“The Internet of Every Little Thing. That is what they should have called it. Or the Internet of Cookies & Ice Cream. That screams out: Trust us! You’ve got nothin’ to hide if you’ve got nothin’ to hide. But Jesus, they do suck up every single piece of data. And if you don’t like it? Too bad. Man up and shut up, pussy willow. Keep your head down and your mouth shut…” Excerpt: Hawkins Bay
26 July 2017 | Kim Zetter| Motherboard
The security problems found in internet-enabled medical equipment and cars in recent years have raised a lot of awareness about the public safety risks of connected devices. But it’s not just life-saving implements and fast-moving vehicles that pose potential harm.
A group of security researchers have found vulnerabilities in internet-connected drive-through car washes that would let hackers remotely hijack the systems to physically attack vehicles and their occupants.
The vulnerabilities would let an attacker open and close the bay doors on a car wash to trap vehicles inside the chamber, or strike them with the doors, damaging them and possibly injuring occupants.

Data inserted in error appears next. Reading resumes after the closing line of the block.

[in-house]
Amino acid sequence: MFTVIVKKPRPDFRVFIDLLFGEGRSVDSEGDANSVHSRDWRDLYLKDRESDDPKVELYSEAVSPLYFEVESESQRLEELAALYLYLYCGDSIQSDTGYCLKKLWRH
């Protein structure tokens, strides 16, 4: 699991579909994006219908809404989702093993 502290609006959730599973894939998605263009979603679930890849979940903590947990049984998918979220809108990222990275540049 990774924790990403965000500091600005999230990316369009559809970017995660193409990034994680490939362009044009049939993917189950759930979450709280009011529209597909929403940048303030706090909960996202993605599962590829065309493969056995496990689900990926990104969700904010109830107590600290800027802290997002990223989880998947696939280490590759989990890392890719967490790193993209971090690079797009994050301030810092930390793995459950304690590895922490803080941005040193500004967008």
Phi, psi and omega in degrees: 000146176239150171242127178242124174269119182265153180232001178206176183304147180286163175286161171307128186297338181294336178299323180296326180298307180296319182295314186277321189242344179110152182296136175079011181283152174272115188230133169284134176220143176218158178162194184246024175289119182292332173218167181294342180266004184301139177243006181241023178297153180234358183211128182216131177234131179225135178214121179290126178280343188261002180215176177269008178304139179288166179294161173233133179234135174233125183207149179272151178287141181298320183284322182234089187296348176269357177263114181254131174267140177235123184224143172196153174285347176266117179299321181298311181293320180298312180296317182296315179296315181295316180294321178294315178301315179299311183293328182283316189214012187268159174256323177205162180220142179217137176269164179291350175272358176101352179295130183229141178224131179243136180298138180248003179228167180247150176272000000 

“We believe this to be the first exploit of a connected device that causes the device to physically attack someone,” Billy Rios, the founder of Whitescope security, told Motherboard. Rios conducted the research with Jonathan Butts of QED Secure Solutions. They plan to discuss their findings this week at the Black Hat security conference in Las Vegas.
Rios, working at times alone and with colleagues, has exposed many security problems over the years in drug-infusion pumps that deliver medicine to hospital patients; in airport x-ray machines designed to detect weapons; and in building systems that control electronic door locks, alarm systems, lights, elevators, and video surveillance cameras.
This time his focus was on the PDQ LaserWash, a fully-automated, brushless, touchless car wash system that sprays water and wax through a mechanical arm that moves around a vehicle. PDQ car washes are popular throughout the US because they don’t require attendants to operate.
Many of the facilities have bay doors at the entrance and exit that can be programmed to automatically open and close at the start and end of a day, and a touchscreen menu that allows drivers to choose their cleaning package without interacting with any workers.
The systems run on Windows CE and have a built-in web server that lets technicians configure and monitor them over the internet. And herein lies the problem.
Rios says he became interested in the car washes after hearing from a friendabout an accident that occurred years ago when technicians misconfigured one in a way that caused the mechanical arm to strike a minivan and douse the family inside with water. The driver damaged the vehicle and car wash as he accelerated quickly to escape.
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